Bucs’ Bruce Arians Wants His Players To Do More Than Protest

The last few months have seen many social issues arise that involved the mistreatment of Black Americans. The latest saw 29-year-old Jacob Blake shot seven times in his back by a Wisconsin police officer in front of his three young children. That has led to a strong outcry for change that includes Tampa Bay Buccaneers‘ head coach Bruce Arians issuing a challenge to his players.

NFL coaches are voicing the need for change

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The vocal unrest in the days following the Jacob Blake shooting has reached the NFL.

That has seen several NFL coaches and players voice their frustrations with the situation. Dallas Cowboys head coach Mike McCarthy, who had a nearly 13-year tenure with the Green Bay Packers, expressed his strong discontent with the matter.

Meanwhile, current Packers’ head coach Matt LaFleur lambasted the Blake incident voicing his desire to see the ongoing social issues finally cease. However, Bruce Arians took that a step further with a challenge for his players.

Protesting isn’t enough for Bruce Arians

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In the wake of the recent near-fatal shooting of Jacob Blake, it has awoken more outrage from many eyeing significant social change.

It has seen many prominent NFL figures voice their frustrations with the continued issues concerning the unfair treatment directed toward the Black community. With that in mind, Buccaneers’ head coach Bruce Arians issued a challenge to his players to do more than protest if they want to create change. (H/T Yahoo Sports)

“Your responsibility is to just take action. I don’t know that protest is an action.I think each guy has a personal thing. I would beg them to take action, find a cause and either support it financially or do something to change the situation. Protesting doesn’t do crap in my opinion. I’ve been seeing it since 1968.”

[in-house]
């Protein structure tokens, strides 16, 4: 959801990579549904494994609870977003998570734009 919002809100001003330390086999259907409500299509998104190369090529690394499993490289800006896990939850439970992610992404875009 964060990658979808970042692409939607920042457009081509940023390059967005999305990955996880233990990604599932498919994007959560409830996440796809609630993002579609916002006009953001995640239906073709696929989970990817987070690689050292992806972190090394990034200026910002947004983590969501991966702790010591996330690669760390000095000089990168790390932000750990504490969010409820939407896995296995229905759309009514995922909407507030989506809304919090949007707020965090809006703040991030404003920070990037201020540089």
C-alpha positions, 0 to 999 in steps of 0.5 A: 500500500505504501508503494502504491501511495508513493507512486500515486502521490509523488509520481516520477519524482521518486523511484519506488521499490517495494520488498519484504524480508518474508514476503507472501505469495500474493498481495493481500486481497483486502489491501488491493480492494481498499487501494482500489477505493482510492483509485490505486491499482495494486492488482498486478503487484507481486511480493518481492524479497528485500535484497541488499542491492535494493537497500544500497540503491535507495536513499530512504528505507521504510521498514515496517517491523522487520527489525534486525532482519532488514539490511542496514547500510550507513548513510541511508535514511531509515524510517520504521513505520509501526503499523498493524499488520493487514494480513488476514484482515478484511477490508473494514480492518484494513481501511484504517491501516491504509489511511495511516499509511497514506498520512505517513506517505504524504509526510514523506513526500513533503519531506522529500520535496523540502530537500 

That isn’t to say that protesting isn’t part of generating change, but that more significant action is that needed in that effort. It ranges from various things such as committing financial help to causes against systemic racism to contacting your local politicians to spread the message. There are many avenues to emphasize the need for change.

Arians’ comments can easily be misconstrued, but what he’s hoping to see is a concerted effort from his players to create change. These societal problems have remained in the United States far before 1968, which is ringing loud and clear more than ever before.

NFL will have pressure to step up efforts

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Following the NBA players’ collective decision to sit out playoff games over the last few days, it has seen several NFL teams elect not to practice on Thursday.

It’s a social issue that affects far more than the NBA as other leagues, such as the NFL, also have strong feelings toward the matter. There isn’t any clarity around how it will impact the 2020 season, but the possibility of boycotting games is on the table.

There is a significant financial risk involved, but it’s a matter that is far greater than any sports game. It’s also a chance for the NFL to get behind their players to a greater degree. Commissioner Roger Goodell has the opportunity to back his recent comments about wishing that he listened earlier to Colin Kaepernick.

Goodell and the NFL can put their words into action by finding additional ways that the league and its players can help generate change. They have the unique platform of being arguably the most popular sport in the United States. It’s on them to make the most of this situation positively.